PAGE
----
The fourth ingredient is salmon meal. Because it is considered a meat concentrate, fish meal contains almost 300% more protein than fresh fish itself. Fish meal is typically obtained from the “clean, dried, ground tissue of undecomposed whole fish and fish cuttings” of commercial fish operations. 2.
Less costly plant-based products like this can notably boost the total protein reported on the label — a factor that must be considered when judging the actual meat content of this cat food.
The fifth ingredient is pork liver. This is an organ meat sourced from a named animal and thus considered a beneficial component.
The sixth ingredient is pork plasma. Plasma is what remains of blood after the blood cells themselves have been removed. Plasma can be considered a nutritious addition.
The seventh ingredient is natural flavor. Flavors doesn’t give us much information about the particular ingredients included in this cat food for flavoring purposes.
We’re pleased that the flavorings used are natural, but more details are required to give any further information about these natural flavoring ingredients. Flavorings are used to make the foods more appealing and tasty for our cats.
The eighth ingredient is hydrolyzed pork, pork meat that’s been hydrolyzed or broken down into its component amino acids and fat. Hydrolyzed pork is highly digestible and (like other hydrolyzed ingredients) may be considered hypoallergenic.
From here the list goes on to include a number of other items. But to be realistic, ingredients located this far down the list (other than nutritional supplements) are not likely to affect the overall rating of the product.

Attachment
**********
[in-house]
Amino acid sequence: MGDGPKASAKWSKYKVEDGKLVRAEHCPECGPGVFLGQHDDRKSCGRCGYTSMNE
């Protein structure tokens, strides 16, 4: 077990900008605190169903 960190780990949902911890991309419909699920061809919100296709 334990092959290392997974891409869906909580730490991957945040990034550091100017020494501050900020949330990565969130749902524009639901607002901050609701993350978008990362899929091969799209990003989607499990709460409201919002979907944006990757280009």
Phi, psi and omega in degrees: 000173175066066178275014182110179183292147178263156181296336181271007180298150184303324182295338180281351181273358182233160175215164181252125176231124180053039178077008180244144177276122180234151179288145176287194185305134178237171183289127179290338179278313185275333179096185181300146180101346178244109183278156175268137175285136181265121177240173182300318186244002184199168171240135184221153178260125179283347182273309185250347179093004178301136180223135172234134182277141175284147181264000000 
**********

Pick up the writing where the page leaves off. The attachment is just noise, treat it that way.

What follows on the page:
However this recipe contains wheat gluten. Gluten is the rubbery residue remaining once wheat has had most of its starchy carbohydrate washed out of it.
Compared to meat, glutens are inferior plant-based proteins low in some of the essential amino acids cats need for life.
This inexpensive plant-based ingredient can significantly boost the total protein reported on the label — a factor that must be considered when judging the actual meat content of this cat food.
It also contains wheat flour, a highly-refined product of wheat milling. Like corn, wheat is an inexpensive and controversial cereal grain of only modest nutritional value to a cat. For this reason, we do not consider wheat a preferred component in any cat food.
Carrageenan can also be found in this recipe. Carrageenan is a gelatin-like thickening agent extracted from seaweed. Although carrageenan has been used as a food additive for hundreds of years, there appears to be some recent controversy regarding its long term biological safety.
The article, The Carrageenan Controversy, published in Scientific American, does a good job of addressing this topic.
Propyl Gallate is also in the recipe, this fat is preserved with propyl gallate, a synthetic agent capable of mimicking the female hormone, estrogen. The long-term affects of feeding such a substance must be questioned. A safe level of propyl gallate has not been reported for cats 3 so we recommend that it should be avoided.
And finally BHA, a preservative added to a wide variety of processed foods to keep them fresh can also be found in this recipe.. While it’s labeled as being safe in low doses, it has been shown to cause tumors in lab animals, however, a little BHA is unlikely to harm your cat.
This recipe receives a 2-star rating.
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Based on its ingredients alone, Royal Canin Intense Beauty Product Cat Food looks like a below-average wet product.